This book investigates the Danish philosopher Soren Kierkegaard's (1813?1855) contributions to our understanding of psychology. In Kierkegaard's historical context, psychology was challenged from both scientific and philosophical perspectives. Kierkegaard considered psychology a core discipline central to his understanding of metaphysics as well as theology.The first part examines Kierkegaard and experimental psychology, focusing on Kierkegaard's work explicitly referring to psychology. The second part considers psychology in terms of the German Enlightenment, including Kant's rejection of psychology as a science. The third part discusses how to understand Kierkegaard's psychology today, calling attention to his continuing impact on modern psychology and modern science.Kierkegaard's conception of psychology remains relevant for any discussion of the role of today's psychology. In tracing psychology's evolution after Kant and Kierkegaard, the author finds the discipline has followed two main paths. The dominant path follows Kant's ideals about science, while the other, much narrower trail, has its origin in Kierkegaard.
Release on 2018-06-08 | by Fitzgerald, Carlton J.,Laurian-Fitzgerald, Simona,Popa, Carmen
Author: Fitzgerald, Carlton J.,Laurian-Fitzgerald, Simona,Popa, Carmen
Pubpsher: IGI Global
As traditional classroom settings are transitioning to online environments, teachers now face the challenge of using this medium to promote effective learning strategies, especially when teaching older age groups. Because adult learners bring a different set of understandings and skills to education than younger students, such as more job and life experiences, the one-size-fits-all approach to teaching does not work, thus pushing educators to create a student-centered approach for each learner. The Handbook of Research on Student-Centered Strategies in Online Adult Learning Environments is an important resource providing readers with multiple perspectives to approach issues often associated with adult learners in an online environment. This publication highlights current research on topics including, but not limited to, online competency-based education, nontraditional adult learners, virtual classrooms in public universities, and teacher training for online education. This book is a vital reference for online trainers, adult educators, university administrators, researchers, and other academic professionals looking for emerging information on utilizing online classrooms and environments in student-centered adult education.
In this deeply considered meditation on aging in Western culture, Jan Baars argues that, in today’s world, living longer does not necessarily mean living better. He contends that there has been an overall loss of respect for aging, to the point that understanding and "dealing with" aging people has become a process focused on the decline of potential and the advance of disease rather than on the accumulation of wisdom and the creation of new skills. To make his case, Baars compares and contrasts the works of such modern-era thinkers as Foucault, Heidegger, and Husserl with the thought of Plato, Aristotle, Sophocles, Cicero, and other Ancient and Stoic philosophers. He shows how people in the classical period—less able to control health hazards—had a far better sense of the provisional nature of living, which led to a philosophical and religious emphasis on cultivating the art of living and the idea of wisdom. This is not to say that modern society’s assessments of aging are insignificant, but they do need to balance an emphasis on the measuring of age with the concept of "living in time." Gerontologists, philosophers, and students will find Baars' discussion to be a powerful, perceptive conversation starter. -- W. Andrew Achenbaum, author of Older Americans, Vital Communities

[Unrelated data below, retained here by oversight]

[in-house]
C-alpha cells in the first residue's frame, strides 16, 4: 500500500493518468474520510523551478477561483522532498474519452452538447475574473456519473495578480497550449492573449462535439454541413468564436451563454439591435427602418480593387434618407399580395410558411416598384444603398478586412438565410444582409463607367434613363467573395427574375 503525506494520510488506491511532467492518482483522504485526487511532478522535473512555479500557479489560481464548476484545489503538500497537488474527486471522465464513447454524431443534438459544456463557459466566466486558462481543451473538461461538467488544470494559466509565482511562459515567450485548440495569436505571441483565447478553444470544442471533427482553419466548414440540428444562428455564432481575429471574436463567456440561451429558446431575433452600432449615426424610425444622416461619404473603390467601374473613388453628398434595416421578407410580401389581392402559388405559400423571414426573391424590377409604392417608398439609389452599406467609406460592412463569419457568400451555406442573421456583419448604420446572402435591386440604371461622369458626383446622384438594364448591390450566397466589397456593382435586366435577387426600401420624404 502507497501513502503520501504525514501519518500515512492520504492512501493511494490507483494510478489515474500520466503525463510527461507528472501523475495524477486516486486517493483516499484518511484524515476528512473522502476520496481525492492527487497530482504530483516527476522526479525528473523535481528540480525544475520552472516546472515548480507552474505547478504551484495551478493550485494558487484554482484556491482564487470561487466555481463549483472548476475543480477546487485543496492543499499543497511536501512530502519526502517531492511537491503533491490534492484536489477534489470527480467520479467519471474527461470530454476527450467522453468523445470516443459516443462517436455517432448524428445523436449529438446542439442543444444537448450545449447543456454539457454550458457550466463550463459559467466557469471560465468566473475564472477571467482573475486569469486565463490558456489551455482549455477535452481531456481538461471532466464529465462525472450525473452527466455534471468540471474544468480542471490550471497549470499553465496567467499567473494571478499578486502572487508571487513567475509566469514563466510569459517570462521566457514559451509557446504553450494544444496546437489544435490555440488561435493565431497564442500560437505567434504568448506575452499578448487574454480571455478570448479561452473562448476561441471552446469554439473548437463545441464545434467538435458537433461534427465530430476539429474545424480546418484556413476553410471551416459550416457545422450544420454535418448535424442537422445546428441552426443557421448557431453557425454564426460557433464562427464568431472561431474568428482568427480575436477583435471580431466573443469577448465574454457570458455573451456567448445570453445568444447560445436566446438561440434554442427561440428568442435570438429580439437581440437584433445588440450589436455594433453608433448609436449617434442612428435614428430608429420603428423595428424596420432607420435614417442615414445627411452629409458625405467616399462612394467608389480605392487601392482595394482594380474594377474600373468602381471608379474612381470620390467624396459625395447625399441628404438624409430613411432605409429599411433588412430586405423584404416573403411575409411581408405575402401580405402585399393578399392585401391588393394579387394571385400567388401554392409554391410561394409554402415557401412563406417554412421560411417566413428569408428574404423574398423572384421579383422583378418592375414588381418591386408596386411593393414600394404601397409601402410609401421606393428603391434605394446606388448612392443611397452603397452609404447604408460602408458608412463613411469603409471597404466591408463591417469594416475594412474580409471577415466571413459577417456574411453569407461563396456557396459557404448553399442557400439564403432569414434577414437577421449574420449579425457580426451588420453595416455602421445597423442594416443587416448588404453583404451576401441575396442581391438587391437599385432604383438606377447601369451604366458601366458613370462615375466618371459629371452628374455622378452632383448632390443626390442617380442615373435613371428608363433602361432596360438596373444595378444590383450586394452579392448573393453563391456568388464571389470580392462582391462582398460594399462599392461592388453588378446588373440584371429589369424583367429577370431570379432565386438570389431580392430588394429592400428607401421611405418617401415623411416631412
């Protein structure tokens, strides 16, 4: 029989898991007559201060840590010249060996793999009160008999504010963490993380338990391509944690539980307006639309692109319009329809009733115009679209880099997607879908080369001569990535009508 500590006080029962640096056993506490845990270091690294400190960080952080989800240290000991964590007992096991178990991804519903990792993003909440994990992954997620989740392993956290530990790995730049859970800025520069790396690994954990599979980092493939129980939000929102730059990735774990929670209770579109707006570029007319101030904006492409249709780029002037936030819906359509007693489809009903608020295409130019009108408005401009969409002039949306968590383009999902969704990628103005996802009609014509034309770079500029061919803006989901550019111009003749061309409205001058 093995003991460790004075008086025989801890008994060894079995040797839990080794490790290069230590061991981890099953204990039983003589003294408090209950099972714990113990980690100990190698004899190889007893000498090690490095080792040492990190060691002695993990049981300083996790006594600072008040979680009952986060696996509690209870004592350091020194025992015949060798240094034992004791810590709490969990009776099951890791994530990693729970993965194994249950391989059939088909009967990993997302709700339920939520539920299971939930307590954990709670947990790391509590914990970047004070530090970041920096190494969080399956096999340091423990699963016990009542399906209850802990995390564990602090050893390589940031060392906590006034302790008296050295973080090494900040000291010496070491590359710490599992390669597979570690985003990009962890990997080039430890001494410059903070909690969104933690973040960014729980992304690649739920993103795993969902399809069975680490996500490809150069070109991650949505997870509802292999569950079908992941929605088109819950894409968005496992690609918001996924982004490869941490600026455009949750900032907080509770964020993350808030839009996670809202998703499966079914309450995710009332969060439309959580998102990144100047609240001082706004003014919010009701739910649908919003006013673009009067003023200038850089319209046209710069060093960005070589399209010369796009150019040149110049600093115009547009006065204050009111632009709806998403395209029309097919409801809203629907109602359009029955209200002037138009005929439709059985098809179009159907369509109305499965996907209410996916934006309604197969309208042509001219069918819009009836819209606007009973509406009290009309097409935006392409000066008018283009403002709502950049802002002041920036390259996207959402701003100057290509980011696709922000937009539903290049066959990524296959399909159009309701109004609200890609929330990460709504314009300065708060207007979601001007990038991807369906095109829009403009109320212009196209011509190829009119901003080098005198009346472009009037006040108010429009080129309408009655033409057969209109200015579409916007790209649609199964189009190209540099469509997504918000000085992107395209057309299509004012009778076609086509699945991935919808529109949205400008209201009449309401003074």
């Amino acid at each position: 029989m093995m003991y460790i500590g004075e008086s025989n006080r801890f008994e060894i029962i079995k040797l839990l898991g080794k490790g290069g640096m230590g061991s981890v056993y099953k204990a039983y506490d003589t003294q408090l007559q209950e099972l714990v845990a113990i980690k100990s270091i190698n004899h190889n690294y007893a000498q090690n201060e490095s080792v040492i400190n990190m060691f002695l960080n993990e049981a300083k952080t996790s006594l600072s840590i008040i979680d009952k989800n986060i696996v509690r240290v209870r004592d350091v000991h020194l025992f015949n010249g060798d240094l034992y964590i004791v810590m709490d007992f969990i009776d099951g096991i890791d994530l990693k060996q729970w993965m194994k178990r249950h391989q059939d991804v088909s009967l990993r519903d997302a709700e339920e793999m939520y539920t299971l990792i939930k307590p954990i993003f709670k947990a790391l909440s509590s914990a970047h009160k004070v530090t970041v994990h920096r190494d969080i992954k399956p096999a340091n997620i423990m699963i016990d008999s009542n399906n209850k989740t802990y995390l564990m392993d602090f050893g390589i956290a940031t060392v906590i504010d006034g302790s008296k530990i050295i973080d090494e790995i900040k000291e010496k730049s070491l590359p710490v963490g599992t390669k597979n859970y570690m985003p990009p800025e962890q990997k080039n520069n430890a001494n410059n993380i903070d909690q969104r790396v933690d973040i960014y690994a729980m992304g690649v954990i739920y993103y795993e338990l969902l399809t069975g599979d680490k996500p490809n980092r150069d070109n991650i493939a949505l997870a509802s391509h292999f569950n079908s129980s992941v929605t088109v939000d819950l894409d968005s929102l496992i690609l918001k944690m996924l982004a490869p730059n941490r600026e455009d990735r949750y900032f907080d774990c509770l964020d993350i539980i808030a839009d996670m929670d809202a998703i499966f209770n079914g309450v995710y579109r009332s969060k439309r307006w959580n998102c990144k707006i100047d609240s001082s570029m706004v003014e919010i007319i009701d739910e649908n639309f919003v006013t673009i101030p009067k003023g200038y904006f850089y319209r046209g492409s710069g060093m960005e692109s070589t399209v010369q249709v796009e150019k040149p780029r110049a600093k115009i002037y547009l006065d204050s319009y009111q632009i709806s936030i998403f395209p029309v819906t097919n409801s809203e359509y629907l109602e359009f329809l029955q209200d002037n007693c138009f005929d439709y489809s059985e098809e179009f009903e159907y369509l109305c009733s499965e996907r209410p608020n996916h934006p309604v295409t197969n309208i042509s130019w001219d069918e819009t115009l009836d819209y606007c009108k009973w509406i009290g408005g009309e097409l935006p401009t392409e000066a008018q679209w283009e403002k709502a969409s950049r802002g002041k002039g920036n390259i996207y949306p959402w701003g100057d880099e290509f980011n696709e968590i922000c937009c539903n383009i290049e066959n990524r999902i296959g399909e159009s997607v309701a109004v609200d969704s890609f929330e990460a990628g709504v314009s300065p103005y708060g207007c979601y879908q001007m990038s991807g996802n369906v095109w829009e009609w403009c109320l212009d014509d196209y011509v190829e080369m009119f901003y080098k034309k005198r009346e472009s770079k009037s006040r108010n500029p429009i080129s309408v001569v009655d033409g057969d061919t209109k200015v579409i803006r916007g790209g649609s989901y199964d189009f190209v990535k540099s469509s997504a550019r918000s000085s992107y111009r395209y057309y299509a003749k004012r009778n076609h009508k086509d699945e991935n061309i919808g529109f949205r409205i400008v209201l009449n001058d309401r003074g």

Norman Lewis was the best non-famous writer of his generation. He was non-famous because critics judged his works of travel & non-fiction as lower than the yardstick of artistic genius represented by the novel. He spied for the British government, raced Bugattis & lived in Ibiza. This is the story of a suburban fugitive & adventurer.
A riveting novel about the remarkable life—and many loves—of author H. G. Wells H. G. Wells, author of The Time Machine and War of the Worlds, was one of the twentieth century's most prophetic and creative writers, a man who immersed himself in socialist politics and free love, whose meteoric rise to fame brought him into contact with the most important literary, intellectual, and political figures of his time, but who in later years felt increasingly ignored and disillusioned in his own utopian visions. Novelist and critic David Lodge has taken the compelling true story of Wells's life and transformed it into a witty and deeply moving narrative about a fascinating yet flawed man. Wells had sexual relations with innumerable women in his lifetime, but in 1944, as he finds himself dying, he returns to the memories of a select group of wives and mistresses, including the brilliant young student Amber Reeves and the gifted writer Rebecca West. As he reviews his professional, political, and romantic successes and failures, it is through his memories of these women that he comes to understand himself. Eloquent, sexy, and tender, the novel is an artfully composed portrait of Wells's astonishing life, with vivid glimpses of its turbulent historical background, by one of England's most respected and popular writers.